Since the 2018 edition of the “Race to gigabit fiber” report, we continue to be optimistic about the pace of fiber rollout, as well as the pace of fiber take-up in the world. Incumbentled deployments continue to play the leading role in fiber deployment today. However, we believe the importance of open access fiber providers will gain in significance, especially in important markets such as Italy, Germany, UK and Saudi Arabia, among others. Large-scale investment by non-telco entities such as energy companies and infrastructure funds, among others, will continue to expand fiber coverage in these markets. (For further details on open access fiber developments, please refer to our other report on this topic.)
An increasing number of incumbents acknowledge the inevitability of switching off and dismantling their legacy copper networks as fiber coverage becomes ubiquitous, while the cost economics of maintaining a fiber network are far superior to maintaining a legacy fixed network. Initiatives for legacy network switch off have been announced in multiple markets, and we expect to see results in larger markets such as Spain, France or Sweden soon. We also see regulators opening up to the idea that fiber-based solutions can eventually replace regulated legacy network–based products, giving a further impetus to open access fiber rollout in some regions.
Gigabit tariffs have become commonplace in developed fiber markets (mostly in Asia) and are increasingly being offered to customers worldwide. However, multi-gigabit speeds are still available only in a handful of markets. Salt in Switzerland is an example of a provider that uses its aggressively priced multigigabit offer to differentiate and disrupt the fiber market and not only as a marketing tool. We expect that, with new fiber rollouts and increasing competition on the broadband markets, the number of multi-gigabit offerings will continue to grow.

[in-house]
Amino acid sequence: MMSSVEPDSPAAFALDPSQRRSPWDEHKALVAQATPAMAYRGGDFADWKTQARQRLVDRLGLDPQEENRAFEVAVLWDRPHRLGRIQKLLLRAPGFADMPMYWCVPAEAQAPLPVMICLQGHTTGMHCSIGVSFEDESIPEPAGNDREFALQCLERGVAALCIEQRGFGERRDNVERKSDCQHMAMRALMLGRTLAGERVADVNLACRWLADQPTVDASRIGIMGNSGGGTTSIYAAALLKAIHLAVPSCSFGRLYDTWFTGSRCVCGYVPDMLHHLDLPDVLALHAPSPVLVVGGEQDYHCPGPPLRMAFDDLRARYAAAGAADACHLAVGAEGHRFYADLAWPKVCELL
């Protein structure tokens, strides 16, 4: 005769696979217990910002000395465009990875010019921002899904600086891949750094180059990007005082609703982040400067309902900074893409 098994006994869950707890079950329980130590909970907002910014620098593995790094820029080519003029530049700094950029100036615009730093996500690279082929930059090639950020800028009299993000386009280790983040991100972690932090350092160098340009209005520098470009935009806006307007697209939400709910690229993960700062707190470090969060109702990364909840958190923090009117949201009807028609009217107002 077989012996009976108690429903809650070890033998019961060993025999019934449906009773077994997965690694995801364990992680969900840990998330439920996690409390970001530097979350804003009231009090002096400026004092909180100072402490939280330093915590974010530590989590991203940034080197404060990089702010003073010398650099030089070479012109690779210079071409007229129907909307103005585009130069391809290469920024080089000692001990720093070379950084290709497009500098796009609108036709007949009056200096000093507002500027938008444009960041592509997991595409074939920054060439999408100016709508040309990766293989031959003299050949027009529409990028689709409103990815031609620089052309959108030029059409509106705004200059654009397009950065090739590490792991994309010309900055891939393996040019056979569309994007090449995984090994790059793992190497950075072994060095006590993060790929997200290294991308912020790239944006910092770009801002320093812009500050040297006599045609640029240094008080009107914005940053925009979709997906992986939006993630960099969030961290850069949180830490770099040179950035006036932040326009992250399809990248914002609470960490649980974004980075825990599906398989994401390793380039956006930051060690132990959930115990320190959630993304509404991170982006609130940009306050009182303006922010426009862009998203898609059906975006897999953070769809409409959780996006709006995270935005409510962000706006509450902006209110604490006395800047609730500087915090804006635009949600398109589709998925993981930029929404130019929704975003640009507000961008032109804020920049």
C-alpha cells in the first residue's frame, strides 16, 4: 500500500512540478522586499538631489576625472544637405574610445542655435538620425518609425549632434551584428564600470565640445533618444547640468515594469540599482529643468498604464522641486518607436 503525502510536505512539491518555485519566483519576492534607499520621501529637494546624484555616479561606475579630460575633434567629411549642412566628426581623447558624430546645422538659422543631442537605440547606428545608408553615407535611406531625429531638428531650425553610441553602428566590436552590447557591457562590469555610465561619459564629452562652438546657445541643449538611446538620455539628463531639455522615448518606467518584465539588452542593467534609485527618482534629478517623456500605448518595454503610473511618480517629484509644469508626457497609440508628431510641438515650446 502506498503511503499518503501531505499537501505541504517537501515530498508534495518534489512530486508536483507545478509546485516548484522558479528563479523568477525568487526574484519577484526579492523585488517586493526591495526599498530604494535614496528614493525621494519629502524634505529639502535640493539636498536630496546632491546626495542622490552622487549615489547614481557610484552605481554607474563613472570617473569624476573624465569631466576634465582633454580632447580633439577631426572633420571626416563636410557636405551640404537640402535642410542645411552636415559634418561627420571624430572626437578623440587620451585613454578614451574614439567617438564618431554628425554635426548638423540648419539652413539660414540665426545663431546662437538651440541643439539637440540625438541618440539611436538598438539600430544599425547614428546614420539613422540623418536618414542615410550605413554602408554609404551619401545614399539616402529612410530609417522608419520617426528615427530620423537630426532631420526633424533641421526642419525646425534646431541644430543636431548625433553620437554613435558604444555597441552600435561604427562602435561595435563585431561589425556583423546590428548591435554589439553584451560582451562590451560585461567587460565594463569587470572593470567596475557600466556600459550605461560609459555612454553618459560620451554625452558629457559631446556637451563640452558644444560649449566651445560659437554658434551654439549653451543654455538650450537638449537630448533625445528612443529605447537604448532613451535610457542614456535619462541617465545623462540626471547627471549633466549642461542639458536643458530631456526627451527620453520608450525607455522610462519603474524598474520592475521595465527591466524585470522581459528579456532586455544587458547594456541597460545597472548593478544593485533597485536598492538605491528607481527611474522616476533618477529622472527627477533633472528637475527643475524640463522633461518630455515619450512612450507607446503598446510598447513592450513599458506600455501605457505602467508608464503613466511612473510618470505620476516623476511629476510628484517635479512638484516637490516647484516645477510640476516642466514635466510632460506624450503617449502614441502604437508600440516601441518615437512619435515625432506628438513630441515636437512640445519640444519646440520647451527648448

Notes on this report
This report, “The race to gigabit fiber,” is the 2020 update to Arthur D. Little’s Global FTTH study, published in 2010, 2013, 2016 and 2018.
In this report, we focus on how different countries are investing in next-generation fiber networks using FTTH/B. This report does not seek to be exhaustive; rather, we focus on key markets where fiber rollout is a hot topic. We evaluate the models used for investment and their success stories in terms of both rollout and take-up. We evaluate how fiber, in turn, is driving the rollout and adoption of innovative new services and high-speed broadband offerings. When we use the term “fiber” in this report, we refer to FTTH/B.
We acknowledge that there are other options, such as FTTN/C with VDSL/vectoring/G.fast, HFC cable with DOCSIS 3.0/3.1 and mobile fixed wireless access technologies (notably 5G fixed wireless access), which can also provide high-speed ultra broadband. Different countries have different technologies that already provide high-speed broadband. For example, in the US and some European countries, such as Austria and Italy, telcos have deployed 5G FWA to provide high-speed broadband. In the US and some European countries, such as Belgium, the cable operators with DOCSIS 3.0/3.1 provide high-speed broadband. Meanwhile, in other countries, such as Germany and Italy, the incumbent provides FTTN-/VDSL-/vectoring-/G. fast-based, high-speed broadband. In some other countries, such as the Netherlands, operators use a mix of all of the above technologies: FTTH, FTTN/vectoring and cable DOCSIS 3.1.
We are confident in the accuracy of our figures concerning fiber connections (HC). However, figures concerning fiber coverage (HP) may be overstated in some markets due to less strict definitions of FTTH/B. Some sources also count other technologies, such as FTTN/C, as FTTH/B, which leads to overstating FTTH/B figures.